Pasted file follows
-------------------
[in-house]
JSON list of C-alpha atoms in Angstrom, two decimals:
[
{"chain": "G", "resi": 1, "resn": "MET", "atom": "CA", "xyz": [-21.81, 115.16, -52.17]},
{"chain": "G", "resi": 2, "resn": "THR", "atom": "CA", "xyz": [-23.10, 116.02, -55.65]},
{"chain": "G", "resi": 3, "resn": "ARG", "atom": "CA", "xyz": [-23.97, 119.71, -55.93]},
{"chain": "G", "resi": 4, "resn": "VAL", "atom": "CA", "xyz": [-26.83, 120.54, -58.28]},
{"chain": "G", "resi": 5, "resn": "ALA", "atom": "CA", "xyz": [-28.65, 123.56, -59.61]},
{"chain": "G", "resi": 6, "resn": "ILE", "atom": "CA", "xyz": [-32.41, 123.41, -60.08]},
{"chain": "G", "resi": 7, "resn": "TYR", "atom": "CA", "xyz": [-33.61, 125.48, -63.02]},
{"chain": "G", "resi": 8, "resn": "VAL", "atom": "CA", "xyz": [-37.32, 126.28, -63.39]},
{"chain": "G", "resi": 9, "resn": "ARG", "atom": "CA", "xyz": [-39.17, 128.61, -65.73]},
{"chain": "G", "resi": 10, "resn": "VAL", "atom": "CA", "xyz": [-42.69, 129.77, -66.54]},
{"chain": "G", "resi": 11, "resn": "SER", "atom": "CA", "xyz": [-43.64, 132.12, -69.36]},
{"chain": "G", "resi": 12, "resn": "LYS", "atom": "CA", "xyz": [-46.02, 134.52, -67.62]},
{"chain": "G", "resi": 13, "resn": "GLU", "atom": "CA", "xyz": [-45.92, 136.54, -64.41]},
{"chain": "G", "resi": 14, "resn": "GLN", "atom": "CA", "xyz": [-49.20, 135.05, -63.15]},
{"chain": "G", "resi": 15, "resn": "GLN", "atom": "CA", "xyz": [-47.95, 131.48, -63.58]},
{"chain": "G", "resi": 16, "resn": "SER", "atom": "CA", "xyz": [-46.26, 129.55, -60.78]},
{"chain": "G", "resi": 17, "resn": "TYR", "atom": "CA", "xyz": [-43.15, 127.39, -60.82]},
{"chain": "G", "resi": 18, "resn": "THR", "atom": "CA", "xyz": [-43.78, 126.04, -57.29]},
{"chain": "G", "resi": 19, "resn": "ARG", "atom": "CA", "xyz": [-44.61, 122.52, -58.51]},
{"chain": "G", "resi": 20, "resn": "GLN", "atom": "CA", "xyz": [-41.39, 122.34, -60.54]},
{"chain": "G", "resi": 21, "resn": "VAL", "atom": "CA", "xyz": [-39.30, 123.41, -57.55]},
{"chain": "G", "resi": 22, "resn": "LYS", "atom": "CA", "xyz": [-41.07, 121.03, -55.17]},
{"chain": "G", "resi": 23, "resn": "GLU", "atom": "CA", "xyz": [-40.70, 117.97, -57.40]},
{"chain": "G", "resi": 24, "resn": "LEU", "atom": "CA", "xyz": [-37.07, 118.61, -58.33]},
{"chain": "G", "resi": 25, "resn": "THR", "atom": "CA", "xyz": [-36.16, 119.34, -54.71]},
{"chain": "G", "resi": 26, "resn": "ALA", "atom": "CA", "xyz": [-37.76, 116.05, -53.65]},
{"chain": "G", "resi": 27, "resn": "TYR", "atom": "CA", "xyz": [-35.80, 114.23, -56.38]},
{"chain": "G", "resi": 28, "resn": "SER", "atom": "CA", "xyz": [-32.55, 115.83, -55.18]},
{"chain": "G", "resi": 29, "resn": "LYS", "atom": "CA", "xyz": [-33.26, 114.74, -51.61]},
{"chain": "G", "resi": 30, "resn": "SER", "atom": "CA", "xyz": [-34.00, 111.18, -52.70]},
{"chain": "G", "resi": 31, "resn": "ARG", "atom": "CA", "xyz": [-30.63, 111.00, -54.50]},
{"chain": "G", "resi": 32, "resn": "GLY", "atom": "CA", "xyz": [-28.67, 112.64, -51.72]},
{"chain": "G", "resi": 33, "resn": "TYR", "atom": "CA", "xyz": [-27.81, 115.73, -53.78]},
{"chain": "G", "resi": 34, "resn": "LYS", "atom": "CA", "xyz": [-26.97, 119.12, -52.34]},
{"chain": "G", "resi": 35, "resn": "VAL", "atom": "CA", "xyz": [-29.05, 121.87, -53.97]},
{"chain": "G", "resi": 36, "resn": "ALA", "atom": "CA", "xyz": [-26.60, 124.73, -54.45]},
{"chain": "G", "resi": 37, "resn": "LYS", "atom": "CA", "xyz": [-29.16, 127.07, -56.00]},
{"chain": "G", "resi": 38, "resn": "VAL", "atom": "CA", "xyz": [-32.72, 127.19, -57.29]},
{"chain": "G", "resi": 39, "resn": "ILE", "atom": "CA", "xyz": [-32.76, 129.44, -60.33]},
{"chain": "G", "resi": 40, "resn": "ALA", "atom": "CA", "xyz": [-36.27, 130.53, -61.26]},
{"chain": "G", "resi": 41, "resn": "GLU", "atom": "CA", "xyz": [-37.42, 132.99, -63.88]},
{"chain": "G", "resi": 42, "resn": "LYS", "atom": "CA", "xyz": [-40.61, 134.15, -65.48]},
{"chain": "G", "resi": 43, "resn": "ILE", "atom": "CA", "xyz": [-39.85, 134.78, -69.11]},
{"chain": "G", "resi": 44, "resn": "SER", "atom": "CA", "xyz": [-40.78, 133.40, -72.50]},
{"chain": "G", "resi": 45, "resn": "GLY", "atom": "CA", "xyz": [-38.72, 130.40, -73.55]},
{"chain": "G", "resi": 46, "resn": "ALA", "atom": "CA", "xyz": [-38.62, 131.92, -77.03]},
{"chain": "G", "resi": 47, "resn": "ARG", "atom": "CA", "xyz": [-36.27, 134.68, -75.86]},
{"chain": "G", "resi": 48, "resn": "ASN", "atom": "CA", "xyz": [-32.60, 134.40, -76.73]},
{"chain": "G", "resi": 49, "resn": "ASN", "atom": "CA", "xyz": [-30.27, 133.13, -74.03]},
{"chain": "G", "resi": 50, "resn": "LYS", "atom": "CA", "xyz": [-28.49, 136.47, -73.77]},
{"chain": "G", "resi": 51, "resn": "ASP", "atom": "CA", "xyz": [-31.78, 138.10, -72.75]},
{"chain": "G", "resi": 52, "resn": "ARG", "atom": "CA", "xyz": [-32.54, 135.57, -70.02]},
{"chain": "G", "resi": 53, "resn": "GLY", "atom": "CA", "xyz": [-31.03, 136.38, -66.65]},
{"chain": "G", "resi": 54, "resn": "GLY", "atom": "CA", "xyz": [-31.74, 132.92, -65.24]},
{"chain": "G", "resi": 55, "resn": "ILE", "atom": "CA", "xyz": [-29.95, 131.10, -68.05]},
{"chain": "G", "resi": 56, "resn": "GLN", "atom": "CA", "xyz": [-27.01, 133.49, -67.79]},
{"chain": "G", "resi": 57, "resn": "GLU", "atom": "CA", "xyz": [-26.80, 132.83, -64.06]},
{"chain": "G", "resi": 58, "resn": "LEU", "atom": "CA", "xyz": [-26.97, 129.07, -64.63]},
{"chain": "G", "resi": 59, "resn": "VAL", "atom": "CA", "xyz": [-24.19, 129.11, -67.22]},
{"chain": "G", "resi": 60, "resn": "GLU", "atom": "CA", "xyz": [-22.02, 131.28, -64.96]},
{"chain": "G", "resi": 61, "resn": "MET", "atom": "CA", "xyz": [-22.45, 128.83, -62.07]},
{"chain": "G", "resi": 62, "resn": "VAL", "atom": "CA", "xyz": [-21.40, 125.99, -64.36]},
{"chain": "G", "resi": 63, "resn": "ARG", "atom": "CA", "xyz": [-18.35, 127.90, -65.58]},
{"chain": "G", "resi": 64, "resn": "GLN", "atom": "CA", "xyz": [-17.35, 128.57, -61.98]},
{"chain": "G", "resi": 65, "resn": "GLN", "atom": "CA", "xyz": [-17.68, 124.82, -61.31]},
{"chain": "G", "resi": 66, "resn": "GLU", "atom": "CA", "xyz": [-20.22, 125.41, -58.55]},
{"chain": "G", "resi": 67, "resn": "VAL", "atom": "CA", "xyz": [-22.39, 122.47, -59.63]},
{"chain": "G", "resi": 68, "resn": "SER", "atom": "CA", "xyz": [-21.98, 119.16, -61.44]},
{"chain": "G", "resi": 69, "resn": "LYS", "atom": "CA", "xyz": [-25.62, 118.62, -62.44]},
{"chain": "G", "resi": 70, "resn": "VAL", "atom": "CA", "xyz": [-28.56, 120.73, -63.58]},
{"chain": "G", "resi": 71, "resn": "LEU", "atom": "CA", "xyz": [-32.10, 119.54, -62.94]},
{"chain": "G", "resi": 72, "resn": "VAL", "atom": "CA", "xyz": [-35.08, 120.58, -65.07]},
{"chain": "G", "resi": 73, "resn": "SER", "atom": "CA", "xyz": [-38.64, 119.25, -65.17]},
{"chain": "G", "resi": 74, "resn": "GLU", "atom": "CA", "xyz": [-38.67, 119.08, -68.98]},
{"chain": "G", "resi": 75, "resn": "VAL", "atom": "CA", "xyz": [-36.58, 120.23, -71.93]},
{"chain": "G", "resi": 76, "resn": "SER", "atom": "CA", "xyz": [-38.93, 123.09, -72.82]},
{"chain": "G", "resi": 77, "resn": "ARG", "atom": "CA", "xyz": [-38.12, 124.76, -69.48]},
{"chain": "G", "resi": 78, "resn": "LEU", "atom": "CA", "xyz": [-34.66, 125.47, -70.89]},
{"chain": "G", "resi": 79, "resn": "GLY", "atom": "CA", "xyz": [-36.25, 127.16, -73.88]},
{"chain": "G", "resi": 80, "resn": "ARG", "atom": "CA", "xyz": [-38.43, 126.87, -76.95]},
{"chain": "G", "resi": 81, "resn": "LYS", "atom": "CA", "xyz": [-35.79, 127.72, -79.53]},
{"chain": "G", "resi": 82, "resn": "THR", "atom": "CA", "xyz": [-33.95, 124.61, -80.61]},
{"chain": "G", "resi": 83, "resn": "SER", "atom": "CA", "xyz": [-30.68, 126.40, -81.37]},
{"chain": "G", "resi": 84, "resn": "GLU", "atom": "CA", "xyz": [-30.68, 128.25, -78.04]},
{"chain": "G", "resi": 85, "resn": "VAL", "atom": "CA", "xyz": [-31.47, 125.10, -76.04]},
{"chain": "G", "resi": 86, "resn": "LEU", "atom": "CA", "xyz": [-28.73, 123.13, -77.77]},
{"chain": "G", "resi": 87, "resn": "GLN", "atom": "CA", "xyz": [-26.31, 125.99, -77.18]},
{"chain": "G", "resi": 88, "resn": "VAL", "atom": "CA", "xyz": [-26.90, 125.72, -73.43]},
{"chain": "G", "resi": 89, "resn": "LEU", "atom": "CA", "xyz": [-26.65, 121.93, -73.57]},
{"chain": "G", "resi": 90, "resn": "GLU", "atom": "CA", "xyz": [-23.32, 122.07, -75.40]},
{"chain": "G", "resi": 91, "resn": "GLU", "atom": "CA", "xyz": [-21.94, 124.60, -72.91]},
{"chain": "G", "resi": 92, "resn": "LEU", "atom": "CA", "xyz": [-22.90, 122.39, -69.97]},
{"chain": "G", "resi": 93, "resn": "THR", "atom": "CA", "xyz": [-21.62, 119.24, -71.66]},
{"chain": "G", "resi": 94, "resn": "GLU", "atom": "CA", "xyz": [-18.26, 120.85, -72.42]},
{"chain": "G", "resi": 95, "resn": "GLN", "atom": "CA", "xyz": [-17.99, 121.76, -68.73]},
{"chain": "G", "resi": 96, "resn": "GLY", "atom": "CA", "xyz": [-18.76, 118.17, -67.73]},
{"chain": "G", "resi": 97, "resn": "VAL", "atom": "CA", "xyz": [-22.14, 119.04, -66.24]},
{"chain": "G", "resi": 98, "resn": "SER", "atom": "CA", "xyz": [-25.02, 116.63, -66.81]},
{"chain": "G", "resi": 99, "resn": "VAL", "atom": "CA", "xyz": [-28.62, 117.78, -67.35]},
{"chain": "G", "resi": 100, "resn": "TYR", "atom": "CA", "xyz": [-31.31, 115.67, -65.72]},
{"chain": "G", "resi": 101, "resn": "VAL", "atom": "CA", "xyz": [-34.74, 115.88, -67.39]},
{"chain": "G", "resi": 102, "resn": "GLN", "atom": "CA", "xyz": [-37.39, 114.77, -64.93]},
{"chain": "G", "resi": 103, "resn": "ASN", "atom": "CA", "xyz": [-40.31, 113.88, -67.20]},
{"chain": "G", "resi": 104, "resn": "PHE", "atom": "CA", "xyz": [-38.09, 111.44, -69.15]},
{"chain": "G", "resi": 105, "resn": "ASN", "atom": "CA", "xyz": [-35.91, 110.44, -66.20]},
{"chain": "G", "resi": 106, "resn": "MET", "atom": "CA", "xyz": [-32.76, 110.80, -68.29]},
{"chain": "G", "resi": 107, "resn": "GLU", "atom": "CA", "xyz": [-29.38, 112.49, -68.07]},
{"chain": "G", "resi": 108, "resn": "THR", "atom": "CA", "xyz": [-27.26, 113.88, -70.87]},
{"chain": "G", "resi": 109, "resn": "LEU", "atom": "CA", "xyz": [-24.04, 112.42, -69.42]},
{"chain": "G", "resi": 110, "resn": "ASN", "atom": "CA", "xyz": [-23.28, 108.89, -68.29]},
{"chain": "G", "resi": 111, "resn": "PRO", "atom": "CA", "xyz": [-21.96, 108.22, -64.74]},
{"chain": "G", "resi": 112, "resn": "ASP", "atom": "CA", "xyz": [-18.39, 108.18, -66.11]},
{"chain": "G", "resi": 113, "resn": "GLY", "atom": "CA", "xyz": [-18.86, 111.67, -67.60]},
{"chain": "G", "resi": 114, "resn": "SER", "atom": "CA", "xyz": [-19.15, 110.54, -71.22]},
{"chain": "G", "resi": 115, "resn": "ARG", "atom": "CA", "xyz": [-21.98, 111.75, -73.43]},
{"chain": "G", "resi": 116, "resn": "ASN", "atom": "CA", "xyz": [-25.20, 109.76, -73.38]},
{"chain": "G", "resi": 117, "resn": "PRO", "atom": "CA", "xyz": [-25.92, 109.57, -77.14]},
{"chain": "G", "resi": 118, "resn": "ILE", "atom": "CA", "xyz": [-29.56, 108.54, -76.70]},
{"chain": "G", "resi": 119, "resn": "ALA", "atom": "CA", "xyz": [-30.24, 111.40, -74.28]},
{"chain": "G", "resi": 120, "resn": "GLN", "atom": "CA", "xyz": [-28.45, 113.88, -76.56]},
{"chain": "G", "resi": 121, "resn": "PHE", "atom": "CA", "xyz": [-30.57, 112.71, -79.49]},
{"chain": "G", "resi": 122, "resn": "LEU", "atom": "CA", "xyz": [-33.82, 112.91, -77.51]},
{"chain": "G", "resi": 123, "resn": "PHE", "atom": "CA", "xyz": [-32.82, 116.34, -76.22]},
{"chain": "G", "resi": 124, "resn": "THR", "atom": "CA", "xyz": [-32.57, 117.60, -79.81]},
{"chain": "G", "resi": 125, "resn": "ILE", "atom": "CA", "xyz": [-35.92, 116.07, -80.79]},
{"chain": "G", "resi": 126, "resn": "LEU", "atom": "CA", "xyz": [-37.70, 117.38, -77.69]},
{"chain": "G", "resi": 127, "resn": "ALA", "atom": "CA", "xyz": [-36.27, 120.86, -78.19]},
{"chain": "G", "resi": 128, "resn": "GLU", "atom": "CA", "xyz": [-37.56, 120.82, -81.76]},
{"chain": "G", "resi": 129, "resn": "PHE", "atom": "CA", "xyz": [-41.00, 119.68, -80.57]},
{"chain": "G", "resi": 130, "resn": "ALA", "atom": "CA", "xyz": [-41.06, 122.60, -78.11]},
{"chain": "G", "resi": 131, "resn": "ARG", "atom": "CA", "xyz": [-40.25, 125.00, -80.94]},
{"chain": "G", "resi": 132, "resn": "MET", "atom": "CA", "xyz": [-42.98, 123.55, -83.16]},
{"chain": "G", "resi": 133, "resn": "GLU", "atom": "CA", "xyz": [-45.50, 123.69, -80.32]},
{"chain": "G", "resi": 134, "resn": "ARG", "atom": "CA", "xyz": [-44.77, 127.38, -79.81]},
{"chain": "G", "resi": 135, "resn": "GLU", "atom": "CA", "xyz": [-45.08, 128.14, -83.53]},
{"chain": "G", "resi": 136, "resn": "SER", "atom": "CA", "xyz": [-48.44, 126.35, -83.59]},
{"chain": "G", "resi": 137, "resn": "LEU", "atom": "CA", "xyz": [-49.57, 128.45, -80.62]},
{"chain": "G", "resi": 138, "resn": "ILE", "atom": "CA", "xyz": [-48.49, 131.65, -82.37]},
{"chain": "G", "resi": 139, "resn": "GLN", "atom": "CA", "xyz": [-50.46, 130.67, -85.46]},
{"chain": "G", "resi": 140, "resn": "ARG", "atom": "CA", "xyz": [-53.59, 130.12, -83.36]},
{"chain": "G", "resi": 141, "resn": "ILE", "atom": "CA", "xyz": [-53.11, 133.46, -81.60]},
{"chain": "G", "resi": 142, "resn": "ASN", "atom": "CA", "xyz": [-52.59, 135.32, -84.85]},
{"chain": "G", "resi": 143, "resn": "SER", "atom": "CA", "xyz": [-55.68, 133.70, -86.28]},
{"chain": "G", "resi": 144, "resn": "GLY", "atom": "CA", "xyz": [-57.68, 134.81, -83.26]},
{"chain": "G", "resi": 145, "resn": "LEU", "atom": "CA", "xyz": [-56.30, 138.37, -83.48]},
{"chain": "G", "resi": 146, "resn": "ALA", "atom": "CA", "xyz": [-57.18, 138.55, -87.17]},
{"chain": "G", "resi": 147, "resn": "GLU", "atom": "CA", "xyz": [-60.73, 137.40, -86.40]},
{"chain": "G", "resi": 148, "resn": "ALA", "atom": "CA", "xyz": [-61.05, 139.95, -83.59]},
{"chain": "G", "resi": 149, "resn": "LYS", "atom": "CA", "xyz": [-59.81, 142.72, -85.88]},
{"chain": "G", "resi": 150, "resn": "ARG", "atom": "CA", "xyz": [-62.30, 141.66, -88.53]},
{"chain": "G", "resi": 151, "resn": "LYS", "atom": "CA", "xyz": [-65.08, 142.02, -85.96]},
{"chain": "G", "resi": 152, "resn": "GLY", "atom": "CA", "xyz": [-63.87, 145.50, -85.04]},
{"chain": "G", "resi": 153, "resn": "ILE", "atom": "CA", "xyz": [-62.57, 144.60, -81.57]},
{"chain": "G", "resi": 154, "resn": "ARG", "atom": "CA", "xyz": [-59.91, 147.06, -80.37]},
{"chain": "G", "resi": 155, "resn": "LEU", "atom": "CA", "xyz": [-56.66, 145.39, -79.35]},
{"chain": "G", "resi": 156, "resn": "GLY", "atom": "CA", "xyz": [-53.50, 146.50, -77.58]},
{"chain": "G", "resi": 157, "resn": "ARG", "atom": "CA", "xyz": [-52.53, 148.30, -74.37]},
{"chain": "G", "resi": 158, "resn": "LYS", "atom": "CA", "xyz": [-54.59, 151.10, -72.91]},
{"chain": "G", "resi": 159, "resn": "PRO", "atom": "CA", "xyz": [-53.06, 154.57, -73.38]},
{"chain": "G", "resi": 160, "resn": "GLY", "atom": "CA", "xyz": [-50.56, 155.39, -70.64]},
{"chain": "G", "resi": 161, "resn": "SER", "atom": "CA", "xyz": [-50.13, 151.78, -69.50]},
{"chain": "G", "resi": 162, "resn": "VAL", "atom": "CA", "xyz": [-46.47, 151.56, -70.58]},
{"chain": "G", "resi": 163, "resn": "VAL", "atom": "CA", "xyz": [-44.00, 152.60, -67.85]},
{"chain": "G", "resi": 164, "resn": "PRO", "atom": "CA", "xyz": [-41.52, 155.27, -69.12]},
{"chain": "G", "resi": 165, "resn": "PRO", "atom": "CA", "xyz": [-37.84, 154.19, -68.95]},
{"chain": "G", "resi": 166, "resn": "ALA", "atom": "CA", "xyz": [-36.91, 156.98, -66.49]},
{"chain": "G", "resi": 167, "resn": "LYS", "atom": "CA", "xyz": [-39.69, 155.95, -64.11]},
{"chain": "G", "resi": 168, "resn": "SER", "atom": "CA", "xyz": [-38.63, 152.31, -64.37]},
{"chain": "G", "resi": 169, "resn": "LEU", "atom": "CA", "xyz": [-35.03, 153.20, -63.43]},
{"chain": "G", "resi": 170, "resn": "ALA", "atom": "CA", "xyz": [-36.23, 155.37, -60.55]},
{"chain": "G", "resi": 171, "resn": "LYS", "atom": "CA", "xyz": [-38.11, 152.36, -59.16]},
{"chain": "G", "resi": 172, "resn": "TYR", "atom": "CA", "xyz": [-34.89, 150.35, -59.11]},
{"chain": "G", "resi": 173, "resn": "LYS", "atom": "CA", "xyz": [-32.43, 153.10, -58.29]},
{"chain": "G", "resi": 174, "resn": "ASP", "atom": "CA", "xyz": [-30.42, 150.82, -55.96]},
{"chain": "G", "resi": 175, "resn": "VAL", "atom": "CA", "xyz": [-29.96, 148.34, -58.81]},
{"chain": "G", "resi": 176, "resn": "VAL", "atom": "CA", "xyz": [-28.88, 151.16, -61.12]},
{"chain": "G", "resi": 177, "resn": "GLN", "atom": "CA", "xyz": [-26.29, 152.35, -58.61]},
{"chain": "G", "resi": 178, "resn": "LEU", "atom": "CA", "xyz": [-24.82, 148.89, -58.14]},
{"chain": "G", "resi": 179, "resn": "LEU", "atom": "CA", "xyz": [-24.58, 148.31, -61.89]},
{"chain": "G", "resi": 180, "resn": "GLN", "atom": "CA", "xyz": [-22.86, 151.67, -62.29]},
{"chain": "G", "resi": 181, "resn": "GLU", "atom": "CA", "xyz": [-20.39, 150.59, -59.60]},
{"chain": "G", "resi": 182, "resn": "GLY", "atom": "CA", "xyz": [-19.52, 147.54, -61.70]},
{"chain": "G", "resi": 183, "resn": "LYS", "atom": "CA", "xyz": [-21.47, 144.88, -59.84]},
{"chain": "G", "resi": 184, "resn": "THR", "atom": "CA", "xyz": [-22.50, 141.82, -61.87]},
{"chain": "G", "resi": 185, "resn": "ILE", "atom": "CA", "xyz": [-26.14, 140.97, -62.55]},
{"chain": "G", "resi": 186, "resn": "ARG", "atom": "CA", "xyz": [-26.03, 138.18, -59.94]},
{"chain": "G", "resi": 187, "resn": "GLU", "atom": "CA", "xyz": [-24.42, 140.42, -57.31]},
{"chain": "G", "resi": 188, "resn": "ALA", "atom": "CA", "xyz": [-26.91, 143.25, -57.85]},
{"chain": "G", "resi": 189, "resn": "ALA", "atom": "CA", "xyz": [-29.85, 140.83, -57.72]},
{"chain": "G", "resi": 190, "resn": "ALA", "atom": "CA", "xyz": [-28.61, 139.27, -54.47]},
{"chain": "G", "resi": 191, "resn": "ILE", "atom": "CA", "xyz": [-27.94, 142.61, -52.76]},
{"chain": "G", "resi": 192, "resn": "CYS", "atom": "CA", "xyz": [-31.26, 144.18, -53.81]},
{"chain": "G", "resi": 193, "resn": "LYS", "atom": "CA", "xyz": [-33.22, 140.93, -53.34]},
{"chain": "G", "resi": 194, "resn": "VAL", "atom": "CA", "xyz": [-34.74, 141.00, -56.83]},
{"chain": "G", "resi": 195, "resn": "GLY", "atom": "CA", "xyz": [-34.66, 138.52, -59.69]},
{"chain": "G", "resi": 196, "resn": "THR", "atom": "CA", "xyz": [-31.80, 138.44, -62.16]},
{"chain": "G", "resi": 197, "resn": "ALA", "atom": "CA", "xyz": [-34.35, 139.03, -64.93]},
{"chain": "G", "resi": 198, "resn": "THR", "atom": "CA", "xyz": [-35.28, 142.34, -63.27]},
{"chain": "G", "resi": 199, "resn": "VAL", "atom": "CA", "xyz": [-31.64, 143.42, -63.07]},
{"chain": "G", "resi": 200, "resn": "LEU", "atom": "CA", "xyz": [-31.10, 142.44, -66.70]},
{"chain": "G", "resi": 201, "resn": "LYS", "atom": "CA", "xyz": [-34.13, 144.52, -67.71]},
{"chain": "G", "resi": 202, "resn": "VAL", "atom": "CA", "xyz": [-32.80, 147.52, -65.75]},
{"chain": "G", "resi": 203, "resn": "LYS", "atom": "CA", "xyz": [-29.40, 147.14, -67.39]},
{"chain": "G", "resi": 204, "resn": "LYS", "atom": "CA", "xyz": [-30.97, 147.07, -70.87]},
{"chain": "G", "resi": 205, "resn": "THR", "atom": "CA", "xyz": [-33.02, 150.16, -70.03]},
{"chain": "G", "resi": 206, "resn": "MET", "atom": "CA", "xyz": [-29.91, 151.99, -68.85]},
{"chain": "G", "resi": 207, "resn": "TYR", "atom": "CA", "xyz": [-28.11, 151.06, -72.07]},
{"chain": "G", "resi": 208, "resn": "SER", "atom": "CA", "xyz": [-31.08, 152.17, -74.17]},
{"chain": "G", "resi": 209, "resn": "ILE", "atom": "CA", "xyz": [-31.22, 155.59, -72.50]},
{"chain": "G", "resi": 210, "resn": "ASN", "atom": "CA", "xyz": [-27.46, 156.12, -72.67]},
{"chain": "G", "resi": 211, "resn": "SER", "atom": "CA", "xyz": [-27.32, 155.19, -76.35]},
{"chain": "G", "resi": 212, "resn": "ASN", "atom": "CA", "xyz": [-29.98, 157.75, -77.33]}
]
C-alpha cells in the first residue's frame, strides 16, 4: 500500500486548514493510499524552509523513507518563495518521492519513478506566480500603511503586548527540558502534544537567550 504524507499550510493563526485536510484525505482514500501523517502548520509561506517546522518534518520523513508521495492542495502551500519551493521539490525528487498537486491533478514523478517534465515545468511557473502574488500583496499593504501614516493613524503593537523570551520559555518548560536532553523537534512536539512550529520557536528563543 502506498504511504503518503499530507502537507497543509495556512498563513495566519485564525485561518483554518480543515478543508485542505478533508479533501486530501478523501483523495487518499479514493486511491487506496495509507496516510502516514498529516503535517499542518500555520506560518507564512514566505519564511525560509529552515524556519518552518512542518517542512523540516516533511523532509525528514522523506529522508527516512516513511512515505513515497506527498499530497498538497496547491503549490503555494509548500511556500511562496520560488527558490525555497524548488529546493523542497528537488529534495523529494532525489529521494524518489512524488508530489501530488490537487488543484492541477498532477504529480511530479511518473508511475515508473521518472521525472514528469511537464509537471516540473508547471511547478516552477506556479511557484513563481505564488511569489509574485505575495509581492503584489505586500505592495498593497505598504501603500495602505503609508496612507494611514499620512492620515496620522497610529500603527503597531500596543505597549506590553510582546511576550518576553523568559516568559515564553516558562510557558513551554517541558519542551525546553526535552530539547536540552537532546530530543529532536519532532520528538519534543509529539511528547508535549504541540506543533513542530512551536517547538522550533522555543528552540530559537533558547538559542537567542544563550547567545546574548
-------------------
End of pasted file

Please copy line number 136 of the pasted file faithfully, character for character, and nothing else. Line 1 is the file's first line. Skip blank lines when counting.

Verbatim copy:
{"chain": "G", "resi": 133, "resn": "GLU", "atom": "CA", "xyz": [-45.50, 123.69, -80.32]},